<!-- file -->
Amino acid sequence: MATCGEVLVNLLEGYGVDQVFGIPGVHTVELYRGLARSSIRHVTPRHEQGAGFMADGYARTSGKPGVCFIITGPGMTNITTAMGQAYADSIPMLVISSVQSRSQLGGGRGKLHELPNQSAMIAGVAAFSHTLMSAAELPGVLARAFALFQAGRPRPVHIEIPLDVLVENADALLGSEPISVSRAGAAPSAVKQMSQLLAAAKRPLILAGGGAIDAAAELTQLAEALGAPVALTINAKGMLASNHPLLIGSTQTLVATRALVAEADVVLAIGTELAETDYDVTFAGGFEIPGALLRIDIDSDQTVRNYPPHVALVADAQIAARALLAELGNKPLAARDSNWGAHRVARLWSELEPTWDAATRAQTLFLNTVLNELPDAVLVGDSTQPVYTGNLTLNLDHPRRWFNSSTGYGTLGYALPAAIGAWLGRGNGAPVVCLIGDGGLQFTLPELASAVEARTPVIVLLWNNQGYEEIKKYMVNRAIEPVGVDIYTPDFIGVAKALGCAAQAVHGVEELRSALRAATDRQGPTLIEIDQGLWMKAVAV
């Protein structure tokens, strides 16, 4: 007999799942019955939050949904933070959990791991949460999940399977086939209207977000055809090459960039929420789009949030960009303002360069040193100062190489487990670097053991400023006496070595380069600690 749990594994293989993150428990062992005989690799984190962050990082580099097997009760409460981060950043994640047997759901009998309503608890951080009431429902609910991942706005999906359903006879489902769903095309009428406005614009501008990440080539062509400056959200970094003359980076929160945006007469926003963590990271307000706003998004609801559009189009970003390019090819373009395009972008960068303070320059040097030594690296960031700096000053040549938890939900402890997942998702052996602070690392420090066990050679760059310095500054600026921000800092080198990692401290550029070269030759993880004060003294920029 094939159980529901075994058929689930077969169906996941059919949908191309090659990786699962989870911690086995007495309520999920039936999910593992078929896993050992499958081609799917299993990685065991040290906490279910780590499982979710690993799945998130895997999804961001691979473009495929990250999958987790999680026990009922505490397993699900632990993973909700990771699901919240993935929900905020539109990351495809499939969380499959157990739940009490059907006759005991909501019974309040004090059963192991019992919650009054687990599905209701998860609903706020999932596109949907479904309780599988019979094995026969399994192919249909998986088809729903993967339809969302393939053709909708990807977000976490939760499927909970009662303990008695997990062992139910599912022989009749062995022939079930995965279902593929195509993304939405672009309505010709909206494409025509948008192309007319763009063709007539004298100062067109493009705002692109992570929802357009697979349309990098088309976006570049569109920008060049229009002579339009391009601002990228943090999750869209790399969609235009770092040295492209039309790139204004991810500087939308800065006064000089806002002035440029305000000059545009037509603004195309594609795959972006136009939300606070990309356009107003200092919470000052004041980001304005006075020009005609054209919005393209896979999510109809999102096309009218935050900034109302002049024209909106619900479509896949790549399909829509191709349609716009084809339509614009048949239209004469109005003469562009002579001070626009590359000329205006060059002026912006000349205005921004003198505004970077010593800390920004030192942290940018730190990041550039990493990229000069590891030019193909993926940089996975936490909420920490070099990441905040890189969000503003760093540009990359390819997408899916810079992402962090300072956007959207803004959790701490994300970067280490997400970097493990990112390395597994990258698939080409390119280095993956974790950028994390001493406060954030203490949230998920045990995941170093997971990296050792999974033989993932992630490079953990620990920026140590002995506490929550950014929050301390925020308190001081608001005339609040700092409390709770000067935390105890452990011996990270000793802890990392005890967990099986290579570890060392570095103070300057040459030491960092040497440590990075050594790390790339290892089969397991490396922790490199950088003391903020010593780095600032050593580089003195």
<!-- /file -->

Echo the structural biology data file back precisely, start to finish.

Amino acid sequence: MATCGEVLVNLLEGYGVDQVFGIPGVHTVELYRGLARSSIRHVTPRHEQGAGFMADGYARTSGKPGVCFIITGPGMTNITTAMGQAYADSIPMLVISSVQSRSQLGGGRGKLHELPNQSAMIAGVAAFSHTLMSAAELPGVLARAFALFQAGRPRPVHIEIPLDVLVENADALLGSEPISVSRAGAAPSAVKQMSQLLAAAKRPLILAGGGAIDAAAELTQLAEALGAPVALTINAKGMLASNHPLLIGSTQTLVATRALVAEADVVLAIGTELAETDYDVTFAGGFEIPGALLRIDIDSDQTVRNYPPHVALVADAQIAARALLAELGNKPLAARDSNWGAHRVARLWSELEPTWDAATRAQTLFLNTVLNELPDAVLVGDSTQPVYTGNLTLNLDHPRRWFNSSTGYGTLGYALPAAIGAWLGRGNGAPVVCLIGDGGLQFTLPELASAVEARTPVIVLLWNNQGYEEIKKYMVNRAIEPVGVDIYTPDFIGVAKALGCAAQAVHGVEELRSALRAATDRQGPTLIEIDQGLWMKAVAV
């Protein structure tokens, strides 16, 4: 007999799942019955939050949904933070959990791991949460999940399977086939209207977000055809090459960039929420789009949030960009303002360069040193100062190489487990670097053991400023006496070595380069600690 749990594994293989993150428990062992005989690799984190962050990082580099097997009760409460981060950043994640047997759901009998309503608890951080009431429902609910991942706005999906359903006879489902769903095309009428406005614009501008990440080539062509400056959200970094003359980076929160945006007469926003963590990271307000706003998004609801559009189009970003390019090819373009395009972008960068303070320059040097030594690296960031700096000053040549938890939900402890997942998702052996602070690392420090066990050679760059310095500054600026921000800092080198990692401290550029070269030759993880004060003294920029 094939159980529901075994058929689930077969169906996941059919949908191309090659990786699962989870911690086995007495309520999920039936999910593992078929896993050992499958081609799917299993990685065991040290906490279910780590499982979710690993799945998130895997999804961001691979473009495929990250999958987790999680026990009922505490397993699900632990993973909700990771699901919240993935929900905020539109990351495809499939969380499959157990739940009490059907006759005991909501019974309040004090059963192991019992919650009054687990599905209701998860609903706020999932596109949907479904309780599988019979094995026969399994192919249909998986088809729903993967339809969302393939053709909708990807977000976490939760499927909970009662303990008695997990062992139910599912022989009749062995022939079930995965279902593929195509993304939405672009309505010709909206494409025509948008192309007319763009063709007539004298100062067109493009705002692109992570929802357009697979349309990098088309976006570049569109920008060049229009002579339009391009601002990228943090999750869209790399969609235009770092040295492209039309790139204004991810500087939308800065006064000089806002002035440029305000000059545009037509603004195309594609795959972006136009939300606070990309356009107003200092919470000052004041980001304005006075020009005609054209919005393209896979999510109809999102096309009218935050900034109302002049024209909106619900479509896949790549399909829509191709349609716009084809339509614009048949239209004469109005003469562009002579001070626009590359000329205006060059002026912006000349205005921004003198505004970077010593800390920004030192942290940018730190990041550039990493990229000069590891030019193909993926940089996975936490909420920490070099990441905040890189969000503003760093540009990359390819997408899916810079992402962090300072956007959207803004959790701490994300970067280490997400970097493990990112390395597994990258698939080409390119280095993956974790950028994390001493406060954030203490949230998920045990995941170093997971990296050792999974033989993932992630490079953990620990920026140590002995506490929550950014929050301390925020308190001081608001005339609040700092409390709770000067935390105890452990011996990270000793802890990392005890967990099986290579570890060392570095103070300057040459030491960092040497440590990075050594790390790339290892089969397991490396922790490199950088003391903020010593780095600032050593580089003195």